How fast can I lose weight and by how much? What is a normal weight loss rate? What to expect from the diet? Is it worth using this remedy https://pillintrip.com/medicine/fresubin?These are the questions that thinners are primarily interested in. But people’s ideas about the speed at which fat burns are not entirely realistic – especially against the backdrop of “-10 in a week” style diets. We are promised that it is realistic if you suffer and starve a little. And anything below that figure, we no longer agree.
This article is for those who are upset about losing weight by “only” 500 grams a week; for those who think they are doing something wrong and their metabolism is too low to lose weight fast.
Fat Loss and Weight Loss
Before we talk about speed of weight loss, it is important to learn to distinguish between weight loss and fat loss.
Body weight is not just fat, even in the fattest person with clinical obesity. It is organs, bones, muscles, water, glycogen, and even the contents of the gut. Weight loss doesn’t specify what exactly is going away.
Maybe muscle. Maybe glycogen and the water it retains. Maybe it’s swelling. Anyone who has encountered food poisoning knows how to lose three to five pounds quickly. But the weight comes back as soon as the person returns to normal life. Thus, all of the above fall under “excess weight loss.” But when people think about losing weight, it is the fat they want to get rid of.
When it comes to the figure, the main goal is to lose as much fat as possible and keep as much muscle as possible. All the other ballast – water, glycogen and food inside the GI tract – are things that come and go.
So, by the end of the cycle a woman suffers from edema, adding up to 3 pounds. The amount of carbohydrates in food affects the amount of glycogen and the water it retains.
Weight fluctuations are especially noticeable when a person switches from a no-carbohydrate diet to a regular diet. Or vice versa, when a person removes carbohydrates and enjoys a big “weight loss” for the first week.
How do you know if you are losing muscle or fat?
Weighing is only one way to monitor weight loss, and it does not show the whole picture. The ratio of fat to muscle in the body is called body composition. It is what determines how we look.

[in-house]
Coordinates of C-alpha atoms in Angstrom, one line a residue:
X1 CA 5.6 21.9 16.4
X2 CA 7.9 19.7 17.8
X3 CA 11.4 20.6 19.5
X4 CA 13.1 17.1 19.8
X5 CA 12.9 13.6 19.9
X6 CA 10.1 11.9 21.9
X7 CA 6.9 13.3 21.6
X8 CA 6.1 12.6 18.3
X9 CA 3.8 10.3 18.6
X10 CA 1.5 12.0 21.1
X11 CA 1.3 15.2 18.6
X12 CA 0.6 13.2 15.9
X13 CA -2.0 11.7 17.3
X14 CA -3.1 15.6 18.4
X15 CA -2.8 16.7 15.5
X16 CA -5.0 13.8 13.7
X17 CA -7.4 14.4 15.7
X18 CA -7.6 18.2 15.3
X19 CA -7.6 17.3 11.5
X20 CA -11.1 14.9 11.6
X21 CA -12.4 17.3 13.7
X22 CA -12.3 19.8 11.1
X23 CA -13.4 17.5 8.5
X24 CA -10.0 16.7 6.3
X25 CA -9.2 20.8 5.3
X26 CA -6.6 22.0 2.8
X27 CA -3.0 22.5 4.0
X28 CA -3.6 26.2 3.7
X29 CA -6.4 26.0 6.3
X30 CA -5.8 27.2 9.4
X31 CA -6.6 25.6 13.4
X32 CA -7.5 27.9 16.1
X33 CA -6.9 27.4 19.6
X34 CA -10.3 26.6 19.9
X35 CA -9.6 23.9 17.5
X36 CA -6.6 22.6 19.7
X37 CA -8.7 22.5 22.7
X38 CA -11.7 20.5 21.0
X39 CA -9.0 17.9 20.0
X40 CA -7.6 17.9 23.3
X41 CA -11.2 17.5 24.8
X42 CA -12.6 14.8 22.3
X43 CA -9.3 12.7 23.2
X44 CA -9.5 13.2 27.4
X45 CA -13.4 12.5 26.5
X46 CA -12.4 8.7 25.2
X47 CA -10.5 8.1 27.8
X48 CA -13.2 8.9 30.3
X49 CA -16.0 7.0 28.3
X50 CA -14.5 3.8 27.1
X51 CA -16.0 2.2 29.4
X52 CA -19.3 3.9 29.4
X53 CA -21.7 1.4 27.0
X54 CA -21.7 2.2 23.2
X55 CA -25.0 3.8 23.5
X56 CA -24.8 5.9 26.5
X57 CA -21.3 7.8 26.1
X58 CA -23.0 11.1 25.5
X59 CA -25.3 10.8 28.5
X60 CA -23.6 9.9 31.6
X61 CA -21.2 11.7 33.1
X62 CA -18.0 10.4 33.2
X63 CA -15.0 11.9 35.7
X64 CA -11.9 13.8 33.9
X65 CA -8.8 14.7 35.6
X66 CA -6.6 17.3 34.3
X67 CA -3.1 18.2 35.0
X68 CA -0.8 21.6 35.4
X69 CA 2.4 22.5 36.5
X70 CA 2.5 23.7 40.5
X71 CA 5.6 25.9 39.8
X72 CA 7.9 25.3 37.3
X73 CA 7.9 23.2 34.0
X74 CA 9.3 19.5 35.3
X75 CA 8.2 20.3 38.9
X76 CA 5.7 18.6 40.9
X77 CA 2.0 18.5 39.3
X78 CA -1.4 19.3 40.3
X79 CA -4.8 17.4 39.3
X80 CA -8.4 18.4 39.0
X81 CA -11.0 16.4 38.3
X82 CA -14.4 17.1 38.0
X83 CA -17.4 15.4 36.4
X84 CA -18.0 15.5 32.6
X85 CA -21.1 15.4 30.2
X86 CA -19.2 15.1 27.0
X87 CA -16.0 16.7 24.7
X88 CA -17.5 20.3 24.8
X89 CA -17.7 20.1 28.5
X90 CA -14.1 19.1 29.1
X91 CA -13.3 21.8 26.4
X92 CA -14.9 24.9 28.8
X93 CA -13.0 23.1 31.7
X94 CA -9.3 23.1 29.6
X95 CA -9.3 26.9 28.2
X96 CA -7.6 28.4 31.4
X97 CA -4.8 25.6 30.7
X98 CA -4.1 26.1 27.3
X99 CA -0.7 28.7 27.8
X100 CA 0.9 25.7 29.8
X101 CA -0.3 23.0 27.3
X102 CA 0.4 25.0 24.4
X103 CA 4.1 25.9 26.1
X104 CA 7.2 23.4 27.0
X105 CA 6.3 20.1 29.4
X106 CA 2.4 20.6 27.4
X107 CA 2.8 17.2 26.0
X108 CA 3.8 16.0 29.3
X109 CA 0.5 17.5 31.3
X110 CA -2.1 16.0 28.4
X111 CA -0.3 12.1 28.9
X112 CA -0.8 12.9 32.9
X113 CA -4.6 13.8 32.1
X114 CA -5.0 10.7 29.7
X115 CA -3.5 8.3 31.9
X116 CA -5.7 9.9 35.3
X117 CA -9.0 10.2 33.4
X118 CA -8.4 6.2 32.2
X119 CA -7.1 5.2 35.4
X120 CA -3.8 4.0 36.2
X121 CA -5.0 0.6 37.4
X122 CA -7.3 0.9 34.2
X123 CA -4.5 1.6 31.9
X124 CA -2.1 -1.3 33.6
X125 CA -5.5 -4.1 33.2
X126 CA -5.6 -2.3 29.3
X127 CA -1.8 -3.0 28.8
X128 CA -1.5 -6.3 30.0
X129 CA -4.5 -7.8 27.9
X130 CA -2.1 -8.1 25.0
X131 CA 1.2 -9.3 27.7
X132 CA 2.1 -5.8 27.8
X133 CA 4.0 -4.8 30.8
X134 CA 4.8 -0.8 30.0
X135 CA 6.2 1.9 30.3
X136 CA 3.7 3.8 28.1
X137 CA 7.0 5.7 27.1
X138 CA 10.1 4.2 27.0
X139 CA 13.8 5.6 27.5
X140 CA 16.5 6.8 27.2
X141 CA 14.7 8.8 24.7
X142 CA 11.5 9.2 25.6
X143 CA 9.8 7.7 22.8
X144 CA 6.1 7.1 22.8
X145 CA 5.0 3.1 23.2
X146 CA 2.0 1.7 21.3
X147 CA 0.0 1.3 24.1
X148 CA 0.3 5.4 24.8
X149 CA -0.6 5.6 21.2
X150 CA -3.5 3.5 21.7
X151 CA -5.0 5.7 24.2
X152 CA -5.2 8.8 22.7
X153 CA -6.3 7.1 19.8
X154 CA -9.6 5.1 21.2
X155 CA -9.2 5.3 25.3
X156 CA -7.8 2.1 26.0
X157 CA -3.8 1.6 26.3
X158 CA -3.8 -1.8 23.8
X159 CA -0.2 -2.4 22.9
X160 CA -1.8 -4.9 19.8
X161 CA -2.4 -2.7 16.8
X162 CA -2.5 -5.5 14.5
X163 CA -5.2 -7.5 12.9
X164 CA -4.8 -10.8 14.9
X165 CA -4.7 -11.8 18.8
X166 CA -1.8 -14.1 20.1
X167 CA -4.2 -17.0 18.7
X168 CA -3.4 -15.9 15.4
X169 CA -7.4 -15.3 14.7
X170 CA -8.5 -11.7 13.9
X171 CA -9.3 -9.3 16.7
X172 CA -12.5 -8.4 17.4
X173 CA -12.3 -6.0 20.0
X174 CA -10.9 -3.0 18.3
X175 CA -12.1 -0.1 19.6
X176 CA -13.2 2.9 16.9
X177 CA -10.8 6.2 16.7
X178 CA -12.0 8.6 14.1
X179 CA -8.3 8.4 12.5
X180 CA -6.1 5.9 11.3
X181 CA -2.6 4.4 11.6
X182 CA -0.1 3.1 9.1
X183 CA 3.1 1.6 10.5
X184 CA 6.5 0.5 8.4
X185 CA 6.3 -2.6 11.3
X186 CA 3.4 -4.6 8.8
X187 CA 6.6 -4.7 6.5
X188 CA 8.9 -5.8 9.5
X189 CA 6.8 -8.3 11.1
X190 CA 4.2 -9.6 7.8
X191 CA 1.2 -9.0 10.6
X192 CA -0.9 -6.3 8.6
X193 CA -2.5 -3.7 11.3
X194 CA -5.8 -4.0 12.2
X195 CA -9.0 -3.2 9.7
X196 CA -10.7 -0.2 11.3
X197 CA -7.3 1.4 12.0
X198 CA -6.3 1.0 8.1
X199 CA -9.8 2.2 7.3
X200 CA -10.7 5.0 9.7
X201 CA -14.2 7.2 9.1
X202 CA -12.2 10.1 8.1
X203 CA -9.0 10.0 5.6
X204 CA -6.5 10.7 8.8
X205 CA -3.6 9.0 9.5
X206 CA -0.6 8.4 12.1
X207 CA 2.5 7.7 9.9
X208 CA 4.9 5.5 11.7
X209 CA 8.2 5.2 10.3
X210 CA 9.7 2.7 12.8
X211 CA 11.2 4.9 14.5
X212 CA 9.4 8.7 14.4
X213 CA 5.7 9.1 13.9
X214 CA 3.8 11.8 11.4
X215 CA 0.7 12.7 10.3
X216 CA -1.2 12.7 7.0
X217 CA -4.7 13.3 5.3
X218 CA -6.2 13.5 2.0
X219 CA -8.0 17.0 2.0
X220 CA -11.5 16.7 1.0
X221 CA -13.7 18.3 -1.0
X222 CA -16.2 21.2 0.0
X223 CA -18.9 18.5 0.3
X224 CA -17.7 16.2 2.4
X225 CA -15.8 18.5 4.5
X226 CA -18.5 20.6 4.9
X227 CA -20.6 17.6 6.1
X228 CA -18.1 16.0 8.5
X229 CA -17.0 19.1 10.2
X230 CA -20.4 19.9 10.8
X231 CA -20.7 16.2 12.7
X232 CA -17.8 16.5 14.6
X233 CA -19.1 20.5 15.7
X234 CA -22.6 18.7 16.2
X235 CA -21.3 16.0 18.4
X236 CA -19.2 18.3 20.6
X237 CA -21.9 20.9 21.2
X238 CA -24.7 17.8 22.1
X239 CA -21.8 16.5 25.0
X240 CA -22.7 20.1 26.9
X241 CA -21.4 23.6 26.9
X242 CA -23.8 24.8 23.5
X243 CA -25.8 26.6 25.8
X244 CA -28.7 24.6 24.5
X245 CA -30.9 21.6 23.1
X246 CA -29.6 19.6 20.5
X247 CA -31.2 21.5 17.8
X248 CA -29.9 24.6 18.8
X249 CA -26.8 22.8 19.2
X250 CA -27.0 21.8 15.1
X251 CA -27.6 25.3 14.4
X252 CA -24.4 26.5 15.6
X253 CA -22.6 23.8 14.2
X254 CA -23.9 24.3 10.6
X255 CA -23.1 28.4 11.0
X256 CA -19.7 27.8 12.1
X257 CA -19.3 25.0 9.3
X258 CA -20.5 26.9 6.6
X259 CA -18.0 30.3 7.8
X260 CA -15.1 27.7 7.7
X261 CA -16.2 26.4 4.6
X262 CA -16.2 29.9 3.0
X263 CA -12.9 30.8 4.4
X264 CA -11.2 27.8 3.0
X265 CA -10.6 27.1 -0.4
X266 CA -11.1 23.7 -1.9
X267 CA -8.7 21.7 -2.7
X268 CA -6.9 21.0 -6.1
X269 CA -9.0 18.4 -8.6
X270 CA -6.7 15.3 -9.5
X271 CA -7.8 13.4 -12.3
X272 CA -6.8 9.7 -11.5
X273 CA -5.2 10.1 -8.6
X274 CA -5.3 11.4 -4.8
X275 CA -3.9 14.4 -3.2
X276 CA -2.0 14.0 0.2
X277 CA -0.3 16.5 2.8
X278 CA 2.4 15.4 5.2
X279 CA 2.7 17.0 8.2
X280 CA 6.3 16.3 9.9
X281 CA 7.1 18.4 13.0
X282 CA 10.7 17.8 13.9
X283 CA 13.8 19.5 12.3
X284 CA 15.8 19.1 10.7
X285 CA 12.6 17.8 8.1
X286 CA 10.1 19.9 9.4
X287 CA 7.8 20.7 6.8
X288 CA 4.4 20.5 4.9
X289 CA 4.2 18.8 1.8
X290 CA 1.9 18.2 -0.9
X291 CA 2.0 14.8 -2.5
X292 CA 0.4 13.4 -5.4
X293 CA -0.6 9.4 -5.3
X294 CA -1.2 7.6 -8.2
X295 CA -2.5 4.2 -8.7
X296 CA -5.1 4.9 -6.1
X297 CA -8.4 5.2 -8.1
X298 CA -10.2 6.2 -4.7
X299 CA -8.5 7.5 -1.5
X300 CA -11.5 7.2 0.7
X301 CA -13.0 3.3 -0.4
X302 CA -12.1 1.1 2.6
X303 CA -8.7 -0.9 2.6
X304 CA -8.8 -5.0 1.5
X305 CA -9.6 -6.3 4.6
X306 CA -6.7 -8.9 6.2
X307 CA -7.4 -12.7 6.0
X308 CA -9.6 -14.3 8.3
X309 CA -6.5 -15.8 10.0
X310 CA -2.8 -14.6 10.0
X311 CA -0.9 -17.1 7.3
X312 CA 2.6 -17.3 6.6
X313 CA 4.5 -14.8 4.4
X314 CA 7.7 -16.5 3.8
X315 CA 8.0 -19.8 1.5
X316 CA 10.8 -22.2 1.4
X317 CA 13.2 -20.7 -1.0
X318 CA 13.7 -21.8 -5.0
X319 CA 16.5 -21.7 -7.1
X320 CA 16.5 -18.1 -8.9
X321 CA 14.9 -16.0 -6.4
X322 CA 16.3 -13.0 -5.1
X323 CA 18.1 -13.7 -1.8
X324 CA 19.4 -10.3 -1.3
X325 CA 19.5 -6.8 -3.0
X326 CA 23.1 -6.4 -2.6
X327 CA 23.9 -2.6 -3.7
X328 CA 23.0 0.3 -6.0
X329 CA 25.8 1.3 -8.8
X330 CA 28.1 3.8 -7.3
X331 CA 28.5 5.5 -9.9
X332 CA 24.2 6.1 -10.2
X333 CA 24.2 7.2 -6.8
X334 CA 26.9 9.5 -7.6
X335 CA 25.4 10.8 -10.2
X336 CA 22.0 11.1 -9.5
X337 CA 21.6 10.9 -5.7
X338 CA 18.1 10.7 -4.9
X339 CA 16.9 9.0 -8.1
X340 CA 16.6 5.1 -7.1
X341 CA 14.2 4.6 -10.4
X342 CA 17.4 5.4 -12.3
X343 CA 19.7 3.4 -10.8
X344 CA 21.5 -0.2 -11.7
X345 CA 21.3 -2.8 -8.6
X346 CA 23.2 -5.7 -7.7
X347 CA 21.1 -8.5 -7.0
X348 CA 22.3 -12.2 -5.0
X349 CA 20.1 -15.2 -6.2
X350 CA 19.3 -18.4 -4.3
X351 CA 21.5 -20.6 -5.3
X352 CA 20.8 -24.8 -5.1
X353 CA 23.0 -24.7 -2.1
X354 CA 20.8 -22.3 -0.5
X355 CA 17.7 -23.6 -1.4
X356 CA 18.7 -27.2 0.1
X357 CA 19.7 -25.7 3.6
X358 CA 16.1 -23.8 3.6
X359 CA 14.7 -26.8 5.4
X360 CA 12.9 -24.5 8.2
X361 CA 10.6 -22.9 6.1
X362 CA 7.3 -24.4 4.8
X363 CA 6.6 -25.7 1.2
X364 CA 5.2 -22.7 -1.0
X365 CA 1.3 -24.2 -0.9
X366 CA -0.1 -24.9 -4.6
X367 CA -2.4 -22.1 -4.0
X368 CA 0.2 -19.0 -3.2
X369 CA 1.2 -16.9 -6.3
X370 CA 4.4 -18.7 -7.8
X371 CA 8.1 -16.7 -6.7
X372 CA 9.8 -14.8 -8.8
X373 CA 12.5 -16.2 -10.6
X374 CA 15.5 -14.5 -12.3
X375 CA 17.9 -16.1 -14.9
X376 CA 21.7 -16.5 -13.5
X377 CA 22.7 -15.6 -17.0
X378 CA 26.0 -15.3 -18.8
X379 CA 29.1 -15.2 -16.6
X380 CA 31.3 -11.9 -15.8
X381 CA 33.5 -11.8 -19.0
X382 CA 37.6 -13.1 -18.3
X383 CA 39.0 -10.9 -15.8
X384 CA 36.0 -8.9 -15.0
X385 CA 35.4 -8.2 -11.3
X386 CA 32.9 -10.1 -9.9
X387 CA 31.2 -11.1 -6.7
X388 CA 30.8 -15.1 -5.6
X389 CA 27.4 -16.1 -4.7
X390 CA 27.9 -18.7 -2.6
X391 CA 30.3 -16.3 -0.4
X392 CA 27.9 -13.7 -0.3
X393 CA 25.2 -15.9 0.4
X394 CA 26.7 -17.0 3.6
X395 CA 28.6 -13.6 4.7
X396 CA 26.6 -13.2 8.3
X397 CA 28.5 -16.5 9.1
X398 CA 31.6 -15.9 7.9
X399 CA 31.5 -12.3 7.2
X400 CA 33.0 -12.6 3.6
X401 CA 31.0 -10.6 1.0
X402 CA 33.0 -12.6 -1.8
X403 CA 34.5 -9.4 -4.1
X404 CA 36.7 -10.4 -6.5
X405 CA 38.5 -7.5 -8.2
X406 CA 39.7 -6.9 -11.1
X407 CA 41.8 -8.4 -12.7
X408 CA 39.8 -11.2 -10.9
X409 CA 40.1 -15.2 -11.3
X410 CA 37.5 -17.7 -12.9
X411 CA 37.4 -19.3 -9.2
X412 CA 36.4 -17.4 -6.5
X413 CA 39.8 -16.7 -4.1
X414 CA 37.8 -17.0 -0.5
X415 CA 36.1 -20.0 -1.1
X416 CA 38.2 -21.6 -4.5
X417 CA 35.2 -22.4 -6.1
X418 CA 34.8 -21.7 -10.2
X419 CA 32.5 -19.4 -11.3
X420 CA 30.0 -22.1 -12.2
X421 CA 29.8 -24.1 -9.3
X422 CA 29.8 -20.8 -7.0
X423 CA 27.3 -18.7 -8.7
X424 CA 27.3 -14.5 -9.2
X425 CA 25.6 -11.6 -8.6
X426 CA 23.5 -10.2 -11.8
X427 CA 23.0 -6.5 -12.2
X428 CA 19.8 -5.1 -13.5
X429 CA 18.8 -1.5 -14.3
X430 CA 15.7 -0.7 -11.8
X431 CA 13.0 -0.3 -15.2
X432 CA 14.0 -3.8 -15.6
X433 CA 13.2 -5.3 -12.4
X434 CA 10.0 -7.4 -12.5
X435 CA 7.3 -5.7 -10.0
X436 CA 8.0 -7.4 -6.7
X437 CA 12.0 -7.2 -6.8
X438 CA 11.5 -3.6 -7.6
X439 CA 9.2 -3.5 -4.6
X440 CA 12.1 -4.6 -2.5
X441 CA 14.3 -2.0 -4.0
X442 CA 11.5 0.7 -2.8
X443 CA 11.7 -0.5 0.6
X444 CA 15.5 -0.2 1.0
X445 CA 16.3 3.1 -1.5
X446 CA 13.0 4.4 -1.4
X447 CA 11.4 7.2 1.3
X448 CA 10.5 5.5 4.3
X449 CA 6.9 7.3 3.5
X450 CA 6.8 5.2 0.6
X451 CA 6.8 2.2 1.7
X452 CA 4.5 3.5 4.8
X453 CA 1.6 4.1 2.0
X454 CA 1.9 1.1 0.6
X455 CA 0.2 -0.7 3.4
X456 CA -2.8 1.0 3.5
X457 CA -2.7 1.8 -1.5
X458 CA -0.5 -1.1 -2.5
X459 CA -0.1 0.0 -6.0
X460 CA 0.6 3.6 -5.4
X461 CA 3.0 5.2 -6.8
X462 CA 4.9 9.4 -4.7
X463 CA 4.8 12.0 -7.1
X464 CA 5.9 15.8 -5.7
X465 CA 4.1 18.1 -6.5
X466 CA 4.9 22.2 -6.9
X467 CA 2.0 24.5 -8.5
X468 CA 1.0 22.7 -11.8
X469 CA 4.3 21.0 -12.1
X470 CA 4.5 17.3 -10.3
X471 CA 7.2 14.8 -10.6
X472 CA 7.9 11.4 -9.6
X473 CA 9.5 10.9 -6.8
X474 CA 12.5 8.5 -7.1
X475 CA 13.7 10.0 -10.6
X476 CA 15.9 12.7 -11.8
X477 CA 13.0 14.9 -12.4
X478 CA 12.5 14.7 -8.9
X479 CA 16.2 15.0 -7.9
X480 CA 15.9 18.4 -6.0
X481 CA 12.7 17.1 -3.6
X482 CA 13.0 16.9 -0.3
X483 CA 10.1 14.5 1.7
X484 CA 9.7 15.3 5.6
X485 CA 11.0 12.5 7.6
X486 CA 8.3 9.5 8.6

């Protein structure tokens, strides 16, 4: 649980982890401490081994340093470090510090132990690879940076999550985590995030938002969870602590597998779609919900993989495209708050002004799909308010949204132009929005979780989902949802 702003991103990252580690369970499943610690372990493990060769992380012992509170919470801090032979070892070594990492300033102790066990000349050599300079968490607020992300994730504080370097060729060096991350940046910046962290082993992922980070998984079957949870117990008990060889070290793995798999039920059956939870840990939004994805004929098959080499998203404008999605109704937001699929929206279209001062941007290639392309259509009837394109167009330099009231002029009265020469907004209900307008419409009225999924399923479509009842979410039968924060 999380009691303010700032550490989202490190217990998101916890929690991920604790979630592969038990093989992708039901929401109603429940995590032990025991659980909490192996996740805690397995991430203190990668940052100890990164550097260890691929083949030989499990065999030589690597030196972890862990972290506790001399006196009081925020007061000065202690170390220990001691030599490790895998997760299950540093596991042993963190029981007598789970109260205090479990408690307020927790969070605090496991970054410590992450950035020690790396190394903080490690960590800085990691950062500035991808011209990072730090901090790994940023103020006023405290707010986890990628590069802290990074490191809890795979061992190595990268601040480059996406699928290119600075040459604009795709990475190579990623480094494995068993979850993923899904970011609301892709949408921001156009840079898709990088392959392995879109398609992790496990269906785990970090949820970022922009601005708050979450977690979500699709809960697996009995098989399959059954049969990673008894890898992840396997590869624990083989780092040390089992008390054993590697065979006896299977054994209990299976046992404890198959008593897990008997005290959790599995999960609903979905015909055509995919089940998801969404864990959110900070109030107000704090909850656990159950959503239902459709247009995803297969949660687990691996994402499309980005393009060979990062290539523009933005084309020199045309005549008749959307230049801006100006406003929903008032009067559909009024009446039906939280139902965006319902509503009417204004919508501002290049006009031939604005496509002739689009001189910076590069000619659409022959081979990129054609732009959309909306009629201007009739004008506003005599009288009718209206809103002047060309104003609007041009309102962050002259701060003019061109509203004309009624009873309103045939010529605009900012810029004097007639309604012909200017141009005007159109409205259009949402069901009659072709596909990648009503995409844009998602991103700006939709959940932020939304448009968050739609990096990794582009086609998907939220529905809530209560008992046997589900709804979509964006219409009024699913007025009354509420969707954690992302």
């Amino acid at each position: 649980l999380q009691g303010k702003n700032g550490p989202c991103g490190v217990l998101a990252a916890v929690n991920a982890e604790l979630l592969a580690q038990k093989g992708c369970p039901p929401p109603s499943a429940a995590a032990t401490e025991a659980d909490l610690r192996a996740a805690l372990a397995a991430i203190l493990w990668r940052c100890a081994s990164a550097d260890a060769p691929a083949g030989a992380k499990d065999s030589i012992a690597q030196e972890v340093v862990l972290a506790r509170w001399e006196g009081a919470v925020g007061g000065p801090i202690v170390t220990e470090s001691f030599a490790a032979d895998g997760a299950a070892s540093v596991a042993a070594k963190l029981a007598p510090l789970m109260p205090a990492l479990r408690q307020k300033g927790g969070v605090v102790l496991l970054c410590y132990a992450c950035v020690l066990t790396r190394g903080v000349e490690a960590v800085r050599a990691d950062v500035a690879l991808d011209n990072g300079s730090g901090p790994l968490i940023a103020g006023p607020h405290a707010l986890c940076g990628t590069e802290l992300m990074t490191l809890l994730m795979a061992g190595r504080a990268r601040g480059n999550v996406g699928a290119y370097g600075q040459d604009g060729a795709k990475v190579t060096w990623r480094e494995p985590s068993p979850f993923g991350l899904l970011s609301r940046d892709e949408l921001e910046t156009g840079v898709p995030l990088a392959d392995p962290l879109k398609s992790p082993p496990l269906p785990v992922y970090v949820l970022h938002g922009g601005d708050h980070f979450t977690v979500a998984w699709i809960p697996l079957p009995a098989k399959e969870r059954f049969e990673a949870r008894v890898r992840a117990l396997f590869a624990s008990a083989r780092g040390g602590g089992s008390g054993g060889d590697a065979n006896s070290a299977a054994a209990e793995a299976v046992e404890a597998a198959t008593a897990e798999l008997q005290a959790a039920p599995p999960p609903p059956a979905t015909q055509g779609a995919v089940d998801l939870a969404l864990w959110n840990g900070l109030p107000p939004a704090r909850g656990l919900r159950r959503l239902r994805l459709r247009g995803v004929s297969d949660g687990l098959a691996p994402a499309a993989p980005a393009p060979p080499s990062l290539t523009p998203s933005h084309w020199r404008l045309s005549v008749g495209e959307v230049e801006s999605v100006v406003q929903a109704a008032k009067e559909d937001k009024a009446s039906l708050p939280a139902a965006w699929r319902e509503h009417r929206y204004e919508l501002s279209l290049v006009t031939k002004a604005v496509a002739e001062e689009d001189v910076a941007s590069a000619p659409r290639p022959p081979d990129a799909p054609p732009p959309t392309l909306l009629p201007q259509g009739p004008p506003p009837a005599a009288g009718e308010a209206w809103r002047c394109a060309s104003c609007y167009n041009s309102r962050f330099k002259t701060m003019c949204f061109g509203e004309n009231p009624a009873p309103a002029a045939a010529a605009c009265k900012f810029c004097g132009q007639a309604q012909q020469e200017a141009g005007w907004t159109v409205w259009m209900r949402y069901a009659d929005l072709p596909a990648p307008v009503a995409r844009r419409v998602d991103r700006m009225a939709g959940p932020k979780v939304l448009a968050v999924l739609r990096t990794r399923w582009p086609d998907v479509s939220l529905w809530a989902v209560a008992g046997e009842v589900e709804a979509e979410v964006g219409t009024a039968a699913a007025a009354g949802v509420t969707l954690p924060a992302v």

Lots of fat and little muscle is the average fat person. Little fat and little muscle is the skinny-fat figure. Lots of fat and lots of muscle is a massive chunky figure. Little fat and a lot of muscle is what everyone dreams of, a beautiful athletic body. So it is important to watch not only the arrow on the scale, but also the fat to muscle ratio. This will give you an idea of what you are losing.
You can find out your body composition in different ways – paid and free, accurate and approximate. Among them are bioimpedanceometry, measuring skin folds with a caliper.
The best way to preserve muscle during weight loss is to eat enough protein, do strength training and maintain (or even increase) working weights. If the working weights gradually decrease, it could be a signal that there is less muscle. That’s why it’s important to keep a workout diary – it allows you to see progress, weight gain or weight drop from week to week.
What is the normal rate of fat loss?
A loss of 0.5-1.0% of your body weight in a week is considered normal. This is a good indicator that ensures that it is fat that is being lost (1). If your weight is 70 kg, you should expect to lose 350-700 grams per week. Slimmer people lose less – at the lower limit and even less. People who are more overweight, obese lose more – up to 2 kg. This looks just pathetic compared to the “-10 in a week” diet, but it’s reality.
Even if we sit on a carbohydrate-free starvation diet – cucumber, kefir, celery – the fat will still go about the same amount. All the other “weights” are water, glycogen, swelling, and intestinal contents. Once the body gets rid of “non-fat” ballast, weight loss slows down to the same 0.5-1 kg per week.
There are better figures for healthy fat loss per month (rather than weight due to muscle and water):
Obese people (30-35% body fat): 4-6% of body weight or 3.6-9 kg
Normal weight (23-27% body fat): 2-3% of body weight or 2-2.8 kg
Slim people (17-22% body fat): 1-2% of body weight or 0.8-2 kg.
Slender people (12-16% fat): 0.5-1% of body weight or 0.4-0.8 kg.
Or fat loss per week:
Obese: 0.9-1.4 kg.
Average weight: 0.5-0.7 kg
Slim people: 0.2-0.5 kg
Thrifty people: 0.1-0.2 kg
Another thing to remember is that fat loss is not a linear process. Sometimes the weight stands, sometimes it may go up, and one day it goes steeply down. Look at the overall trend. Don’t expect fat to melt before your eyes like wax. It takes time. The more extra weight you have, the faster it goes away. The slimmer a person gets, the slower they lose weight.